Not only was 2022 a difficult year for the bond market in general, but Western Asset’s US Broad Market portfolios had a challenging year as well. Our portfolios underperformed their benchmark, primarily due to our duration positioning. Western Asset is an active value manager and given that style, sometimes we find our positioning offsides; this was certainly one of those times. However, we have been in this position before and in each of those instances, we have been able to subsequently recover the underperformance and go on to achieve new highs. We’re confident we can do that again. Our diversified approach of using top-down macro strategies along with bottom-up sector/subsector and issue selection has historically shown the ability to outperform in a variety of different market environments. In fact, prior to the difficult 2022 experience, we had been able to deliver fairly consistent outperformance over the last 10 years in different risk-on and risk-off markets (Exhibit 1).
US Broad Market Positioning Moves
Over the course of last year, we significantly adjusted our yield-curve positioning in US Broad Market portfolios. Specifically, we reduced our exposure to the front of the yield curve, while at the same time increasing exposure to the back end of the curve. The environment over most of 2022 was characterized by elevated uncertainty around the very near-term path for inflation and Fed policy rates, but also by elevated longer-term yields that we thought represented value. In recognition of that near-term uncertainty, we reduced exposure to the parts of the yield curve that are most sensitive to monthly inflation prints and to Fed meetings/announcements. At the same time, in recognition of its compelling value, we increased exposure to those parts of the yield curve where we most expected yields to decline over time as growth moderates and inflation trends lower.
We also looked to reduce emerging market (EM) exposure as this sector can be particularly sensitive to an environment of ongoing geopolitical turmoil and aggressive Fed rate hikes. Earlier last year, in Core Plus portfolios we trimmed exposure to local currency EM debt, and later in the year, we trimmed exposure to USD-denominated EM debt in all Broad Market portfolios as we saw better relative value in other investment-grade sectors. While our long-term view of EM continued to be very constructive, we recognized that the near-term outlook was uncertain and that EM volatility was likely to remain elevated.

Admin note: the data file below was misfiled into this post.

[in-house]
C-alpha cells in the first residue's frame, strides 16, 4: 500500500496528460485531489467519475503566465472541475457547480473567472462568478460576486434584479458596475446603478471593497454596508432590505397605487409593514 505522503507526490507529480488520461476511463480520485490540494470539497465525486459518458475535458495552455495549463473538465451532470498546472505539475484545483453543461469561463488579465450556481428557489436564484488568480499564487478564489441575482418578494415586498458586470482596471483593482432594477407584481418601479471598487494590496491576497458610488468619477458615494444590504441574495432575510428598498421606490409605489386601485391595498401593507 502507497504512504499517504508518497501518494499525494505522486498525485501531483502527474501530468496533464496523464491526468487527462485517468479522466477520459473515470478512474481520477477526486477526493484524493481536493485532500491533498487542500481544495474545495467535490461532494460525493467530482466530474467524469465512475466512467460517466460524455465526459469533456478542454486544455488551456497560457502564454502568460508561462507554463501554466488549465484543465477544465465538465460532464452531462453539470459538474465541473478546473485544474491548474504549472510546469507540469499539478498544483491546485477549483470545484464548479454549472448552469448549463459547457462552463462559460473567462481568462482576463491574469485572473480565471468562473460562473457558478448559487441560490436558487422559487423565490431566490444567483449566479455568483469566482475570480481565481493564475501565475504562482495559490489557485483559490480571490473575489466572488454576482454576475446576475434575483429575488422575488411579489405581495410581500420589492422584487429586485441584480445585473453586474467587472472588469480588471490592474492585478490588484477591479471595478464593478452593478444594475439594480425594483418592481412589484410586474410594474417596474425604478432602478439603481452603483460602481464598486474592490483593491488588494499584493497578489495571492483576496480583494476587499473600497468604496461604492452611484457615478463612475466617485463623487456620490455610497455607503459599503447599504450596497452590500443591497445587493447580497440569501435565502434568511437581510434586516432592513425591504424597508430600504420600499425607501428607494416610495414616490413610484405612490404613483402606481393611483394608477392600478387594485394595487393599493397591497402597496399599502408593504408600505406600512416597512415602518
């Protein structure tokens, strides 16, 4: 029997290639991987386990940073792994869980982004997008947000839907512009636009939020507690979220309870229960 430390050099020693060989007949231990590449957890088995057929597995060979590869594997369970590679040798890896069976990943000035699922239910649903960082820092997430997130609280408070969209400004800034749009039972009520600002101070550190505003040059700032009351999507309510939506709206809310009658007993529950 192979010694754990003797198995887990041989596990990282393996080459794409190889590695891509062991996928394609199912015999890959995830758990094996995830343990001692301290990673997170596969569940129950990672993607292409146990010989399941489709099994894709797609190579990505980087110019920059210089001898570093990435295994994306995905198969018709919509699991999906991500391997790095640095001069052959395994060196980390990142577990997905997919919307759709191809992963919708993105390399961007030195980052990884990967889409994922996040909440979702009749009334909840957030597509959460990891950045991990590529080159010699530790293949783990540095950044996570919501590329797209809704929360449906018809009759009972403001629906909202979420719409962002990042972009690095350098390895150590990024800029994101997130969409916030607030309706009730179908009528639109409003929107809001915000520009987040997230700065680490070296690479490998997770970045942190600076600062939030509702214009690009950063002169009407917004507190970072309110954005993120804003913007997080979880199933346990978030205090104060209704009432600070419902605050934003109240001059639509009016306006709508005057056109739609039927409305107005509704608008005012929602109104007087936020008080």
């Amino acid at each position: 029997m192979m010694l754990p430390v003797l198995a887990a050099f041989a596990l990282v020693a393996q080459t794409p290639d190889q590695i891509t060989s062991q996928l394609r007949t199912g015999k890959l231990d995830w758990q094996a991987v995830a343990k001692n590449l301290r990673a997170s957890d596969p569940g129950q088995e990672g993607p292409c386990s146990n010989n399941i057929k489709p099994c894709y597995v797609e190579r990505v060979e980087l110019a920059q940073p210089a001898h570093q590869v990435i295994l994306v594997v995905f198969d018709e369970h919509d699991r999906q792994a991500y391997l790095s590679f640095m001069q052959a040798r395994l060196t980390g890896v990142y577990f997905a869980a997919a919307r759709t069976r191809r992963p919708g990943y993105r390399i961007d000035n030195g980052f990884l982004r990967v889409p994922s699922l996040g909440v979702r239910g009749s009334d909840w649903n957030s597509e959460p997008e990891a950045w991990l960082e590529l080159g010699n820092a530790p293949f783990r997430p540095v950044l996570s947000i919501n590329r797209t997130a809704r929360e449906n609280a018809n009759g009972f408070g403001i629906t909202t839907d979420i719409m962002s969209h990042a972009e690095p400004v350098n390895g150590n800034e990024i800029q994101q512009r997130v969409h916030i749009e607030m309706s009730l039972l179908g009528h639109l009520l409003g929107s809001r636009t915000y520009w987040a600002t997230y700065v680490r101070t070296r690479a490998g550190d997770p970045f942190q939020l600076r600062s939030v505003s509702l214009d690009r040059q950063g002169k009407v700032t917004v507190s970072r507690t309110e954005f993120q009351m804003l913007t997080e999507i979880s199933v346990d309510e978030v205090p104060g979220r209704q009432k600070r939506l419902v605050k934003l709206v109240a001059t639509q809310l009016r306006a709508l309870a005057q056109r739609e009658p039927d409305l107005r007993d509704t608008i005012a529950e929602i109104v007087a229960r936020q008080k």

On the flip side, volatility across fixed-income markets throughout 2022 has served to restore value in spread sectors. Credit spreads have widened and, in many cases, are now above their longer-term averages. While our outlook is for positive, below-trend growth, the potential for Fed overtightening leading to a recession cannot be ruled out. To help guard against this outcome, we generally moved up in quality in our other spread sector allocations. For instance, we trimmed exposure to high-yield bonds and bank loans and increased our exposure to high quality sectors, which typically exhibit less volatility and where valuations looked attractive, including investment-grade corporates and senior tranches of non-agency structured products, and we closed our underweight to agency mortgage-backed securities (MBS) where performance has significantly lagged the performance of US Treasury securities.
Reasons for Optimism
High and persistent inflation pressures, as well as the subsequent hawkish pivot by the Fed, were the primary cause of the significant selloff in the bond market last year. However, those pressures appear to be abating. The December 2022 Consumer Price Index (CPI) report showed the third straight monthly decline in the core inflation year-over-year (YoY) reading at 5.7% compared to its peak of 6.6% in September. YoY headline CPI has also slowed to 6.5% in December compared to its peak of 9.1% in June.